Private spaceflight is set to become a commercial reality thanks to companies like Virgin Galactic and SpaceX. There’s now another way you can realize your dreams of reaching the final frontier; the only caveat, in this case, is that you need to be dead. No, not dead like, “I’m so dead from that long day at work, I’m ready for that trip to space now.” You need to be dead enough the company that provides the service, Elysium Space, needs to be able to shove a part of your cremated remains in an urn and launch it into the heavens in a rocket. Welcome to life in 2017. And death.
On booking Elysium Space’s memorial services, customers receive what is called an “Ash Capsule,” which is a fancy term for an urn. It comes with a scoop to transfer a portion of a loved one’s remains into it. Customers are given the option of engraving initials onto the cap of the Ash Capsule. Then you ship the kit back to the company, whose employees carefully place it in a spacecraft module.
Next, takeoff. The spacecraft is launched into a Sun-synchronous path for a whole two years. During that time it orbits the Earth, passing over various locations on the planet as it sails through the stars. Loved ones can track its progress using Elysium Space’s mobile app, which is available on Android and iOS. The app displays the real-time position of the spacecraft as well as what the world looks like from its unique vantage point. At the end of that two-year period, the shuttle returns to the Earth’s atmosphere and gets set on fire during reentry, “blazing as a shooting star,” according to the company.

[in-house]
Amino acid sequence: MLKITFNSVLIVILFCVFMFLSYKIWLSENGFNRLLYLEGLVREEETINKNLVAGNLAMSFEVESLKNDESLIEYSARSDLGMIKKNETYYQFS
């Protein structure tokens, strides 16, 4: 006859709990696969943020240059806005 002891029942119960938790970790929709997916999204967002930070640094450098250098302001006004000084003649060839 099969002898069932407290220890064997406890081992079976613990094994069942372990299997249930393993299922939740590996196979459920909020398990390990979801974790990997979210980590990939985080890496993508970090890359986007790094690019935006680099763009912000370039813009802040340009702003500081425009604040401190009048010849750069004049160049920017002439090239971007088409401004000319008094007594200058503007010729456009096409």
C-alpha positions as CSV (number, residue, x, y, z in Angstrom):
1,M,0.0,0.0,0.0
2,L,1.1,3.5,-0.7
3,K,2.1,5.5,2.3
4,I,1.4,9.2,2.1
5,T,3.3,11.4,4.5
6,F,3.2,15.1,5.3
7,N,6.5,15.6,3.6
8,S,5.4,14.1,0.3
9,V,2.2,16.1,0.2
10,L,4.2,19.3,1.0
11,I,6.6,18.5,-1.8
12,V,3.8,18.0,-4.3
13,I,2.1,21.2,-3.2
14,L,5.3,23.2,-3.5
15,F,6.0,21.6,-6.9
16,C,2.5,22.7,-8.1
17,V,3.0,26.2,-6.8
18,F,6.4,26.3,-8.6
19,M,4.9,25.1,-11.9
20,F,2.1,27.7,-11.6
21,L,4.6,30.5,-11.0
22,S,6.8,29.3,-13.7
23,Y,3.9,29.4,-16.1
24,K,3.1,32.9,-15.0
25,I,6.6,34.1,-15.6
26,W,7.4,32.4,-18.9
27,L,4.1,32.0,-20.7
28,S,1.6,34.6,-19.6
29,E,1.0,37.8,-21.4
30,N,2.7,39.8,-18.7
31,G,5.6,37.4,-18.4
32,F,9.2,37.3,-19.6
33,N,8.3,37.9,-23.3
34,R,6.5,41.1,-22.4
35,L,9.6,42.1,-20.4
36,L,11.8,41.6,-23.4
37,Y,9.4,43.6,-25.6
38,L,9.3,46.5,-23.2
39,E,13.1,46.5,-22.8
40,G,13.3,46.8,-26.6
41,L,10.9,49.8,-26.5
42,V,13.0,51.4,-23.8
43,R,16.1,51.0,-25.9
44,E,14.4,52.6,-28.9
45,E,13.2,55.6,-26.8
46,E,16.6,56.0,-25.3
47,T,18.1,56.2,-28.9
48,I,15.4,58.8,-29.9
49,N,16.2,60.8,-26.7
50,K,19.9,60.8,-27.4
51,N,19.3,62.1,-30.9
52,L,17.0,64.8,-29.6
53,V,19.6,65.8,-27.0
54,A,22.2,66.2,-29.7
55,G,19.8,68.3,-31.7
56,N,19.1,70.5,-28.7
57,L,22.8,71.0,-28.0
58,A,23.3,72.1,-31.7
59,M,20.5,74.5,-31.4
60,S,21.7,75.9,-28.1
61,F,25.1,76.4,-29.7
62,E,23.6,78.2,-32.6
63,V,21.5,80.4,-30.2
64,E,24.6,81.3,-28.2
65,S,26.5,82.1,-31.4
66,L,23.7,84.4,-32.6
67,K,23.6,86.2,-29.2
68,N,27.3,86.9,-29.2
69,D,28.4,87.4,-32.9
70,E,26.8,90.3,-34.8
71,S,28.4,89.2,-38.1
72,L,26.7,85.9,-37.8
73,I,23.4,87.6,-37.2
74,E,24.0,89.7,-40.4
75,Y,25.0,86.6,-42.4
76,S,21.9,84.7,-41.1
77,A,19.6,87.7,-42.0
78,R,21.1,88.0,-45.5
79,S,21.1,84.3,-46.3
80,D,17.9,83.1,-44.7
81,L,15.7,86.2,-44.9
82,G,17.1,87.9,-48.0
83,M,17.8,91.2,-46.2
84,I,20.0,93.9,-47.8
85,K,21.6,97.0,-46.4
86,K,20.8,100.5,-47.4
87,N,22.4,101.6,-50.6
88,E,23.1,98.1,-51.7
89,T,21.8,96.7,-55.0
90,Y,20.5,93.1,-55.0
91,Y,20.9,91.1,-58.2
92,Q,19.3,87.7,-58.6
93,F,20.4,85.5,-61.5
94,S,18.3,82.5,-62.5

The process mentioned above, called the Shooting Star Memorial, is priced $2,490. Elysium confirmed recently that their upcoming Star II Shooting Star Memorial mission would be carried out using SpaceX’s Falcon 9 rocket. According to an announcement made by the company, the Star II mission has already got 100 bookings. Families participating in it can be present at Falcon 9 launch at Vandenberg, California or catch a live stream online.
There’s also the option of going with a $9,950 Lunar Memorial, which is when the remains are deposited on the Moon instead of orbiting the Earth for a couple of years and going up in flames. Elysium is partnering with Astrobotic for its Lunar Memorials, the first of which will be carried out by the Peregrine lander. The landing site chosen for this particular mission is a pit located in the northeast of the Moon.
Elysium Space was founded by Thomas Civeit, who has worked as a systems and software engineer with NASA and the Hubble Space Telescope. The company is based in San Francisco, and according to its website also has operations in Tokyo, Japan. You can learn more about how to book a spot on Elysium Space’s missions here.
Prateek Jose is a writer and engineering undergrad from India with an unhealthy obsession for obscure historical trivia. Conversations about absurdist fiction and the technological singularity make his day. He’s already uploading parts of his brain to servers by writing for websites such as this one.
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